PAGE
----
According to Craig, many of the Test Plate notes now held by collectors have severe streaking, almost certainly from testing the water-wipe system. (The BEP uses a water-wipe process for all its intaglio plates.) Part of the development process was to gain knowledge of the water-wipe process for eventual use on the Web Currency Press. Most worldwide intaglio presses uses a paper-wipe system.
Additionally, pieces with “offsetting” have details of notes showing that came from the end of the press going through what Craig called the sheeter assembly. The wheels of this unit were caked with intaglio ink because at the time there was no quick-drying technique available. The plate also had a taper of about 80-90 to 1 from the outside to the inside. This design was used so the plate would fit or securely fasten to the press and heat evenly.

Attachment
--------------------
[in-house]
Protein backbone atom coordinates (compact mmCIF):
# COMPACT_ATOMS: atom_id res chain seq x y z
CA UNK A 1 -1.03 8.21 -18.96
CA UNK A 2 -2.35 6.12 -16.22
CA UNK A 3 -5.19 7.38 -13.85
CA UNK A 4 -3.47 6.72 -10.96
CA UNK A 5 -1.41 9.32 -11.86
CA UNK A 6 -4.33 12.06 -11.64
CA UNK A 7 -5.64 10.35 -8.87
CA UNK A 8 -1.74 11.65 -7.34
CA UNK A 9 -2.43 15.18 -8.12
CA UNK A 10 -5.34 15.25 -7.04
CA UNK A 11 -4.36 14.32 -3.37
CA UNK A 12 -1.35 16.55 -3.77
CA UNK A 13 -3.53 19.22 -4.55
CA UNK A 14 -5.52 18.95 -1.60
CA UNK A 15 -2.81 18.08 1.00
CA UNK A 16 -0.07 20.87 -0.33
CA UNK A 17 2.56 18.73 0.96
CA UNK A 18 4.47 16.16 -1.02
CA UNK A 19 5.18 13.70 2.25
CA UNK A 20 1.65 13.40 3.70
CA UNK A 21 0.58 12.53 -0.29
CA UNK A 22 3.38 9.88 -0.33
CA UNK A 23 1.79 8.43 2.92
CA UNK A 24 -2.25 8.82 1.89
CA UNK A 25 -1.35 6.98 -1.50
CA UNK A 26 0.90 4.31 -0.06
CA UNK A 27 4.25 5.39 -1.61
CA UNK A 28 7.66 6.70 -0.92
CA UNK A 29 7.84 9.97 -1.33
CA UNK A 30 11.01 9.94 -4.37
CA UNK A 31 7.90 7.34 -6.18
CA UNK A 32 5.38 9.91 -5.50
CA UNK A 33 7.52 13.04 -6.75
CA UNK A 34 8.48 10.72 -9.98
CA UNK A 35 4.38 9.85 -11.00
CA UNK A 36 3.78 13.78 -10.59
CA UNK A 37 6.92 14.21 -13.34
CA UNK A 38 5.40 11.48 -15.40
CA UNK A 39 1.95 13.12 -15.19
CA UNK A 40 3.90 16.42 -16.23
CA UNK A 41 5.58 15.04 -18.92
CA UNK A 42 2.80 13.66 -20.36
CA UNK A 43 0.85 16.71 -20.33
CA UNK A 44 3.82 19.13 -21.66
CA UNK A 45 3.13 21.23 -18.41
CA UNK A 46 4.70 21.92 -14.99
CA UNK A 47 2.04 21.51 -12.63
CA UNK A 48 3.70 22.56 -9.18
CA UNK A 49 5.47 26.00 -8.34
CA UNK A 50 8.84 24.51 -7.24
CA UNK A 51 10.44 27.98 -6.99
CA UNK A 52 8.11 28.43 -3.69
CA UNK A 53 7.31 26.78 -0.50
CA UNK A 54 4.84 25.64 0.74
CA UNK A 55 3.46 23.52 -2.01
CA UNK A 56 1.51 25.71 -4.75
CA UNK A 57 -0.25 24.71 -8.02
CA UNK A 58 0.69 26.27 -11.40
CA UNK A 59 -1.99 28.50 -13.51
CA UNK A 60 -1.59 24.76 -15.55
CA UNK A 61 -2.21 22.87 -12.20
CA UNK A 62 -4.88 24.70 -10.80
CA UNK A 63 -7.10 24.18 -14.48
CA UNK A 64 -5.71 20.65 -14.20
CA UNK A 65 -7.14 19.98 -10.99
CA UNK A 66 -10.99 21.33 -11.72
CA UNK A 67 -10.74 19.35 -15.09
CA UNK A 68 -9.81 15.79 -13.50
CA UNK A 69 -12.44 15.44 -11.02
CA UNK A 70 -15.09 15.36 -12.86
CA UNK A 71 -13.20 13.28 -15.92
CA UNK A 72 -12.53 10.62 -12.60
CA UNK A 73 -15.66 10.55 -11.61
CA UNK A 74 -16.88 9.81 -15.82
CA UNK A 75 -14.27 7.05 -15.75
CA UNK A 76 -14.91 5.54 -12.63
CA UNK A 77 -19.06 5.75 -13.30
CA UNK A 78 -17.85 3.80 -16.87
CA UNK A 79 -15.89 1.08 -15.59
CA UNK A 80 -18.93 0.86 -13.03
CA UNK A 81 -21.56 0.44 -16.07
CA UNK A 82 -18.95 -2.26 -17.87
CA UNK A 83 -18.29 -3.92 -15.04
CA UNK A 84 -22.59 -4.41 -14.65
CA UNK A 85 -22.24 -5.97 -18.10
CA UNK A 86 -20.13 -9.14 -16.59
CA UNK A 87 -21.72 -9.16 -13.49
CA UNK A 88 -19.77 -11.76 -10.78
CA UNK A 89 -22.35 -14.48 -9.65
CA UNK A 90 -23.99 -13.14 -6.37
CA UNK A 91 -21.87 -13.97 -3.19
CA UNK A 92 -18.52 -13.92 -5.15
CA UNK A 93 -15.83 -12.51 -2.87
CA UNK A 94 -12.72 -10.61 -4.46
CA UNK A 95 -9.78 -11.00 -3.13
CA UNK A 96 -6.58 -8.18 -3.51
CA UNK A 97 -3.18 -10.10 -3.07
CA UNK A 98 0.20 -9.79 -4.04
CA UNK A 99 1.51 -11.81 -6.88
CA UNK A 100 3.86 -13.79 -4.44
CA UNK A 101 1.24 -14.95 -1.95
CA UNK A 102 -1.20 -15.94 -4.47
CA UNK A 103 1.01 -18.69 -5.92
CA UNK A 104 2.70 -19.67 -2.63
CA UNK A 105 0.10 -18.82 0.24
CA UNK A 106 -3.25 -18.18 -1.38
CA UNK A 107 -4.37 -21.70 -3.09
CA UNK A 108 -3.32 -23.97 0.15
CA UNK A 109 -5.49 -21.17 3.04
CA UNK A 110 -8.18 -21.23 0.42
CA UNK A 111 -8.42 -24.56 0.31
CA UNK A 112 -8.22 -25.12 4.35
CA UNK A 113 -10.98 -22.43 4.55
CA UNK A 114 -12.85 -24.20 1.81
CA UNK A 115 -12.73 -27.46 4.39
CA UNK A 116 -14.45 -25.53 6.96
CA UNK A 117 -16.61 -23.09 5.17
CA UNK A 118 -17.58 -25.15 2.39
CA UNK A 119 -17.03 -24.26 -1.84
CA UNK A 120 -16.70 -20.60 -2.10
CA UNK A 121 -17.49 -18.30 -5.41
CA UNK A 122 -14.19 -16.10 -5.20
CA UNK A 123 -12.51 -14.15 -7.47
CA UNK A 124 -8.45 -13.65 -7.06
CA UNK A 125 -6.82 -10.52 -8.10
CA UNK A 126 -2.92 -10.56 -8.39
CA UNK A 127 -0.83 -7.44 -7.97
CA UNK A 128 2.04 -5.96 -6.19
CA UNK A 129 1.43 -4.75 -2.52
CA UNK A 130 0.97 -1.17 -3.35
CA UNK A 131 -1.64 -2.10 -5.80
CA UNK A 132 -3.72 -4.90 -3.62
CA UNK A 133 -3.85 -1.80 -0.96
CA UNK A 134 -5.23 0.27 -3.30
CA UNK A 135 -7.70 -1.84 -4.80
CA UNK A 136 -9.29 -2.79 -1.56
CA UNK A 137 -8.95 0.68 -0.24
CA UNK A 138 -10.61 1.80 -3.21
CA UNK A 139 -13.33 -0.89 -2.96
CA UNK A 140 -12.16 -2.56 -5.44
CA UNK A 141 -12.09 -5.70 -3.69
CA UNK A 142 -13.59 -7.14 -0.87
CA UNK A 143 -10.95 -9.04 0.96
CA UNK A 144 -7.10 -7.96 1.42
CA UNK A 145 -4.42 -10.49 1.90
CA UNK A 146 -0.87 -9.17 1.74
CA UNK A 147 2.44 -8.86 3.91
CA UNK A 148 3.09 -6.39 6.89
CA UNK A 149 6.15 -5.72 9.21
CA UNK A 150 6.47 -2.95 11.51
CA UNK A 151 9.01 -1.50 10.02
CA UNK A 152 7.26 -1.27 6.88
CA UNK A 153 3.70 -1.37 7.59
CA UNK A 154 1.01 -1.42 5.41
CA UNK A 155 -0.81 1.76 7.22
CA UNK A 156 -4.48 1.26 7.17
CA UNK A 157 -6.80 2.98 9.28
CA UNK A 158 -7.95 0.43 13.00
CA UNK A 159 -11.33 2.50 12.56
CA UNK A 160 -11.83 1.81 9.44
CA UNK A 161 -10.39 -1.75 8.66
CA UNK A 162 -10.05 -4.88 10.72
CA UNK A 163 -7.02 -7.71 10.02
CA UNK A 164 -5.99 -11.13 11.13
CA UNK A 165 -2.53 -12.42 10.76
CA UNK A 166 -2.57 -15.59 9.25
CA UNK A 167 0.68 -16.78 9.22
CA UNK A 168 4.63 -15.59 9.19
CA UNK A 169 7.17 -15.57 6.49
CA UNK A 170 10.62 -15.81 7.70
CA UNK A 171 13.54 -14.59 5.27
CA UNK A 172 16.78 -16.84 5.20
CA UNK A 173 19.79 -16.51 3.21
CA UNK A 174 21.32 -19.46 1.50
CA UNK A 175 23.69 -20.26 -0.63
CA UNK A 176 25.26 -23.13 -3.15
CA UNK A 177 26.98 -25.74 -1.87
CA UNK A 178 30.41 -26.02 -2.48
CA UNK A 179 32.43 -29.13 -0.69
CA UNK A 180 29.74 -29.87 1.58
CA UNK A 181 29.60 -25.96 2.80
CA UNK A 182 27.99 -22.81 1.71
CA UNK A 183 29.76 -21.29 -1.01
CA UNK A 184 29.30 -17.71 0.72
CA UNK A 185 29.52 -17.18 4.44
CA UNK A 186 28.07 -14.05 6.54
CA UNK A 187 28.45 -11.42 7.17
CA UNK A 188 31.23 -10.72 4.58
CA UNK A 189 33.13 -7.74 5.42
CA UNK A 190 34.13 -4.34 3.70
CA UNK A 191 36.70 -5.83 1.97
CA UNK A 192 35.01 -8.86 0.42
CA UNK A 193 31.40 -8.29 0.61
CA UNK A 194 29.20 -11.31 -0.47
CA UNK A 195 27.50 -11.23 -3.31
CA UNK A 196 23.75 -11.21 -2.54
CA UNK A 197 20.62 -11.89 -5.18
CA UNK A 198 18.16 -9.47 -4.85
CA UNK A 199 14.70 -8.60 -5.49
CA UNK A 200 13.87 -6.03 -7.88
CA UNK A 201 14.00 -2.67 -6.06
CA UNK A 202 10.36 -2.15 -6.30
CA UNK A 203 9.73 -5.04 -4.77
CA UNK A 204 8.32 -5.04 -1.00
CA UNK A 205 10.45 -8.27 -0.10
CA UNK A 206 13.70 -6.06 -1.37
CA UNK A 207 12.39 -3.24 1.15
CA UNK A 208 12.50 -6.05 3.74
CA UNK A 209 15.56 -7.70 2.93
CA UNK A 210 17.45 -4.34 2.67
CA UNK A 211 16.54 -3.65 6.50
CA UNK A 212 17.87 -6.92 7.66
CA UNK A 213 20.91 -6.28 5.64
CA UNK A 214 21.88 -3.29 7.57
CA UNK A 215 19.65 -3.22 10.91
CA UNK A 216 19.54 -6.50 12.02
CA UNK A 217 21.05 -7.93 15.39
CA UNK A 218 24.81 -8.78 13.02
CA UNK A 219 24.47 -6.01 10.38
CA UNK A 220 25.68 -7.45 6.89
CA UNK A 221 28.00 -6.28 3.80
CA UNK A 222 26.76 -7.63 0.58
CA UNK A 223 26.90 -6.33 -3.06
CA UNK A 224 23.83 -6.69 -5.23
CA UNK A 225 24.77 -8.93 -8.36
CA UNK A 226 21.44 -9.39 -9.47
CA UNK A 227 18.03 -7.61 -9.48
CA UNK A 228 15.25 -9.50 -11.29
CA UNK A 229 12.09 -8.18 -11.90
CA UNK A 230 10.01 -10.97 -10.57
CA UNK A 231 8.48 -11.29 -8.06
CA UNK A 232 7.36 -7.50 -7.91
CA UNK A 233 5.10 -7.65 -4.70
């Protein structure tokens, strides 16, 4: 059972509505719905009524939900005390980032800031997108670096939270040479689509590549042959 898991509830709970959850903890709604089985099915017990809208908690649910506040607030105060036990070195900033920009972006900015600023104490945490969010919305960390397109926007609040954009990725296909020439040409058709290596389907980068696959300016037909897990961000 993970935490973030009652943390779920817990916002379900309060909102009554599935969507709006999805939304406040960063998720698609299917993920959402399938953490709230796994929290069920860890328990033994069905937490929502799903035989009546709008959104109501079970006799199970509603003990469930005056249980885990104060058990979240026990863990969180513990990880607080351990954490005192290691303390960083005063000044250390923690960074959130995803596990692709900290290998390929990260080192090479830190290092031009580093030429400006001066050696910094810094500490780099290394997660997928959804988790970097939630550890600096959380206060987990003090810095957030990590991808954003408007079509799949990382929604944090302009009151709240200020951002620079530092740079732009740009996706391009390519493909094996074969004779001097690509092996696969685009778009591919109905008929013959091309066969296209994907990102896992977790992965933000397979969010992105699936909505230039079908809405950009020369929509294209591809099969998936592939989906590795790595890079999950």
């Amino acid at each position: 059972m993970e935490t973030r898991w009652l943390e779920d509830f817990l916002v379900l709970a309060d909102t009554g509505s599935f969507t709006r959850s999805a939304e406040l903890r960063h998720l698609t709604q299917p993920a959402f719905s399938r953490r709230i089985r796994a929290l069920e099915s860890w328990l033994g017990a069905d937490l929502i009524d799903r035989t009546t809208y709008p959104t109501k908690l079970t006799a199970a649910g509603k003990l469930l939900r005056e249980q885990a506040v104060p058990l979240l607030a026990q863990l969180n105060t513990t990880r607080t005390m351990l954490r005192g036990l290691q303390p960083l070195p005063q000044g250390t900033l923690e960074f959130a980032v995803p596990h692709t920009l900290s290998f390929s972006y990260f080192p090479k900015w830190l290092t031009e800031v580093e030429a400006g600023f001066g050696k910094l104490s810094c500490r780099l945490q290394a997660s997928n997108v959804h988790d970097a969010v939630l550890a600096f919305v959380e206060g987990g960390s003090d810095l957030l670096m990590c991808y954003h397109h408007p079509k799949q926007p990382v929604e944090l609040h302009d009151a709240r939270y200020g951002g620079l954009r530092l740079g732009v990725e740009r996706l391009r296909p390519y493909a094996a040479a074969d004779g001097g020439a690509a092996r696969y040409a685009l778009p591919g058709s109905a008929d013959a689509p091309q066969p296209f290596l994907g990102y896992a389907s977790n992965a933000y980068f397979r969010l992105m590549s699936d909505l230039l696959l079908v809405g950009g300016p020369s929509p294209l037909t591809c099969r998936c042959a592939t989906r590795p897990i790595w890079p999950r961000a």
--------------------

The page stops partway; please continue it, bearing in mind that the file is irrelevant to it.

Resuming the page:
To read the complete article, see: Intaglio Test Plate Surfaces at FUN (www.numismaster.com/ta/numis/Article.jsp?ad=article&ArticleId=17862)
P.K. Saha forwarded an article noting that the coins and currency of East Africa could be headed for a Euro-like changeover with a proposal for an East African Community (EAC) Monetary Union program. Thanks! -Editor
The East African Community (EAC) Monetary Union programme will be based on the European Union (EU) model where all the partner states will finally relinguish their currencies that will then be replaced with a singe regional currency.
"Our proposed approach is to have a regional currency to replace all the other national currencies," said an industry expert who requested for anonymity.
"The EAC Secretariat with support from the International Monetary Fund (IMF) is carrying out a study that will determine the conversion rates of each of the partner states," the expert told East African Business Week in an interview last week in Arusha, Tanzania.
The expert revealed that replacing the currency will be among the last stages but the Monetary Affairs Committee (MAC) subcommittee is working preparatory works on convergence while another subcommittee is working on currency and bank notes.